Some catch blinders and there are those who catch blindly. Khushdil belongs to the other tribe. There he was, getting under one Rohit Sharms mis-hit. He was perfectly placed, hands cupped and eyes on the ball. He was waiting for the ball to drop and land in his hands. And suddenly, from the corner of his eyes he would have seen a green blur. Fakhar Zaman was doing the cricketing equivalent of poking his nose in others’ business. Actually it was his entire body that he was throwing towards Khushdil. Fakhar too had his eyes on the ball, in his mind it was his catch. He was on a collision course. With Khushdil almost squatting in anticipation, Fakhar got the first go at the catch. With the possibility of injury very high, Khushdil’s eyes shut, out of instinct. But he didn’t un-cup his hands nor move them away from the path of the ball. Fakhar missed the catch, the ball escaped from his fingers, only to fall in the hands of Khushdil. Imagine how it would have felt to feel the ball in your hands while in darkness. Several horrific accidents and injuries have happened on the field in such situations. Thankfully, this one ended in laughs and a sheepish Fakhar smile.

Sandeep Dwivedi

Hooda’s arched-back Matrix four

Deepak Hooda’s acrobatics had Virat Kohli roaring and punching his bat in admiration. It was a sharp bouncer from Mohammad Hasnain, on the leg and middle line, and Hooda arched back. The ball kept rearing at his body. He kept leaning further and further back. That alone would have been creditable, just the arching sway-back to evade a bouncer, but then Kohli won’t be clapping for that. Somehow in all this Neo-in-Matrix gymnastics, Hooda managed to get the bat in line and ramped it over the ‘keeper’s head for a stunning four. He dug his bat into the ground, like planting a flag, and Kohli had his bat above his head, punching away deliriously. He also rushed across to congratulate.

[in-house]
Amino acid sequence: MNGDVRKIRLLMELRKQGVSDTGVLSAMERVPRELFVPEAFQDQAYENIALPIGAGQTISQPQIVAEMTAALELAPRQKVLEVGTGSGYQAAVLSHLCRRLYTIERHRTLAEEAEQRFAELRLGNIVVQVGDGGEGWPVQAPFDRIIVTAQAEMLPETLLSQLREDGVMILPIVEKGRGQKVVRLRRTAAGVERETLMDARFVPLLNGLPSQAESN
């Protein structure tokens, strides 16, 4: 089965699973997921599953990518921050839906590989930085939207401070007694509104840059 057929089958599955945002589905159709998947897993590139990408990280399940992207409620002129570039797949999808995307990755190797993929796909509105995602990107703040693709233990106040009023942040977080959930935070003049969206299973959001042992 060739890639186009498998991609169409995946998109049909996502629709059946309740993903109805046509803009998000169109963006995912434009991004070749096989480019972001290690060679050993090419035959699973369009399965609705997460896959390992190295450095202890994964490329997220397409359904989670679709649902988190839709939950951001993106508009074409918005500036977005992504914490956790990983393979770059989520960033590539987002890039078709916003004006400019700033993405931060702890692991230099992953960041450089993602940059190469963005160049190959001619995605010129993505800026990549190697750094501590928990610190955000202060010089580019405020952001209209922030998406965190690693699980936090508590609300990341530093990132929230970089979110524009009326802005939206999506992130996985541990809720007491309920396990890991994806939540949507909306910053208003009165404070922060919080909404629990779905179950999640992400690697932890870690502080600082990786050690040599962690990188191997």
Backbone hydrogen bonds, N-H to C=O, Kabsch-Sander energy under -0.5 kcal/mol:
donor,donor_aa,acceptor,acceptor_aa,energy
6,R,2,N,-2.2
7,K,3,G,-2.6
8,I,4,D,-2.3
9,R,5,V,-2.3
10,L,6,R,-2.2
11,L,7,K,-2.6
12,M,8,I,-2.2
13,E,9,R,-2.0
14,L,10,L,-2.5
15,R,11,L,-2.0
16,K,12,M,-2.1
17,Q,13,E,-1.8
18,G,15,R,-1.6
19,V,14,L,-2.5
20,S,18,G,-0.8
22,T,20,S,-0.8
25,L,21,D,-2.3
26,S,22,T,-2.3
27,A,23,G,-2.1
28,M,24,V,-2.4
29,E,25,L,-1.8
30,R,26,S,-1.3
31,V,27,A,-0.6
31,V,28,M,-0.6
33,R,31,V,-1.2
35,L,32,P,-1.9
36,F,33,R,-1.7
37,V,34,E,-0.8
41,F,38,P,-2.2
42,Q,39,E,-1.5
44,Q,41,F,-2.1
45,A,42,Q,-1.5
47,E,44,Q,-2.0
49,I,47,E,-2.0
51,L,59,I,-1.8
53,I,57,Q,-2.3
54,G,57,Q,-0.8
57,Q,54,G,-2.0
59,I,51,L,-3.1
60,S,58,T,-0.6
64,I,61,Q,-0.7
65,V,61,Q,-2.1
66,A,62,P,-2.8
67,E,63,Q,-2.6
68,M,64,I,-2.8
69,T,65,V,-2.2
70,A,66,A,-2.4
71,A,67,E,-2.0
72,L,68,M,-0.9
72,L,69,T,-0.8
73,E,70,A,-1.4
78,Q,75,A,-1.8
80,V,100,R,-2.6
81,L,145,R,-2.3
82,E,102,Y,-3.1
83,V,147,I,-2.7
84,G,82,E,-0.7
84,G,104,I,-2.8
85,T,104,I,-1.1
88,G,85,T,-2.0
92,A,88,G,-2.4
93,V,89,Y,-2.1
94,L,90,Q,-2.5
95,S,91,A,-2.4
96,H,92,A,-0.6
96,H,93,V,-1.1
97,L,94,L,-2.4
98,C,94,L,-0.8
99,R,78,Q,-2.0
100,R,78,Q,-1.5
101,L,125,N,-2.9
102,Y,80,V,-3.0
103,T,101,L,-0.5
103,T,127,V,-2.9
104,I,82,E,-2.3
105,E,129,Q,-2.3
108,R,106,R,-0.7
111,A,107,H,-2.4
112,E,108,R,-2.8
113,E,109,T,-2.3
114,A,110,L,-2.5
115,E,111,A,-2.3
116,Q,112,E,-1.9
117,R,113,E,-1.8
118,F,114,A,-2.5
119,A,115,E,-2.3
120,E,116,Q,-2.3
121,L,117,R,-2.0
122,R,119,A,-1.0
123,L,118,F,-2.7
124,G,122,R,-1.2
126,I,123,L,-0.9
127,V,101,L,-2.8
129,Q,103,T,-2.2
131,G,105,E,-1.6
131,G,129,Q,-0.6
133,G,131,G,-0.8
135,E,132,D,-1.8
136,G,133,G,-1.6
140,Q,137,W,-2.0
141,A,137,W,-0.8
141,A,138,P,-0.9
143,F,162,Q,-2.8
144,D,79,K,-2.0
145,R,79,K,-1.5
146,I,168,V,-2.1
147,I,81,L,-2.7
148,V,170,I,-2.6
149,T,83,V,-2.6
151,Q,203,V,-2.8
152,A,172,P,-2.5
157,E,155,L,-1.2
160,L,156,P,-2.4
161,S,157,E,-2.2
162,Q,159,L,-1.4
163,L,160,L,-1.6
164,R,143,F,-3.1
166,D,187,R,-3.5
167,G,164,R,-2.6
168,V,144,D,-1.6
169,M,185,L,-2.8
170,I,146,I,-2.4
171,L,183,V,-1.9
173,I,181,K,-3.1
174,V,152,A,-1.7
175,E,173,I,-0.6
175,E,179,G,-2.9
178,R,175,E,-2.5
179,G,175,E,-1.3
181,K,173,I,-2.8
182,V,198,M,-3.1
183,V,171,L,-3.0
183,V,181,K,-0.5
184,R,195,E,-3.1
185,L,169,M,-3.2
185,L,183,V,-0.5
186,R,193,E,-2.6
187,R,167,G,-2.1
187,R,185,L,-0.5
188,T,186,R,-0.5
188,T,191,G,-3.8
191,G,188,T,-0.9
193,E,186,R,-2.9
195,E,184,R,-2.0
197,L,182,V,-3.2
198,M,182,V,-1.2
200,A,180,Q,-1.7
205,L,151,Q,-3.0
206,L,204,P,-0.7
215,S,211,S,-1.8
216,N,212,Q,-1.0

Sriram Veera

Kohli’s mutant swat flick

They talk about Virat Kohli’s cover drive, but his signature shot in limited-overs is the swat flick. It was out on display in Dubai, when he shuffled across, and wondrously wristed a Mohammad Hasnain-length ball over midwicket to bring up his 50.

Kohli’s isn’t a flick, really. It’s a mutant. A swat-flick, maybe. The bottom-hand powered shot feels like a stroke borrowed from table tennis. A crack of doom. Even he didn’t know what to call it initially. At the end of a press conference in 2009 in South Africa, as he was leaving, a short chat bubbled up between us.

‘Hey! Some flick shot, that. Comes naturally to you, na?’ Kohli’s answer stunned. “No, no, in fact, I can’t recall how and where it became part of my repertoire. I think from playing these T20s, I would just play the normal flicks before. What are you calling it?” ‘Er… thinking of swat-flick, you seem to be swatting the ball but flicking it at the same time’. And he pursed his lips and walked away.

Sriram Veera

Rizwan’s many dive-lives

Perhaps, no one does risky drive–run-dives better than Mohammad Rizwan. Often, he taps the ball to mid-on or mid-off and runs across breathlessly. For all purposes it seems faulty judgements or high-confidence in his athleticism, but he often does this and more often than somehow manages to get across. Always with a dive. Some times, just short but it wouldn’t be a direct hit. At times, he doesn’t even pick a ‘slower’ fielder, he has even attempted against Ravindra Jadeja, who had missed the direct hit then. Usually, Babar Azam just trusts his call and responds swiftly.

Tonight, too, he attempted it but Hardik Pandya, at mid-off, missed the direct hit and Rizwan survived again.

Sriram Veera

Welcome song for Fakhar: Oops you did it again

You are padded up, ready to go into bat in a tense chase, the camera is on your face and what is the worst that can happen to you? Fakhar Zaman would have the answer. In a cruel broadcasting decision, they showed his many slip ups on the field while focusing the camera on his face. The last two balls of the Indian innings were a nightmare for Fakhar. On the second last ball, he failed to stop a lame drive on the cover boundary and this was followed by a goal keeper-type tipping over the bar help along that resulted in another boundary. This was after he had almost botched up a Rohit Sharma catch.

Sandeep Dwivedi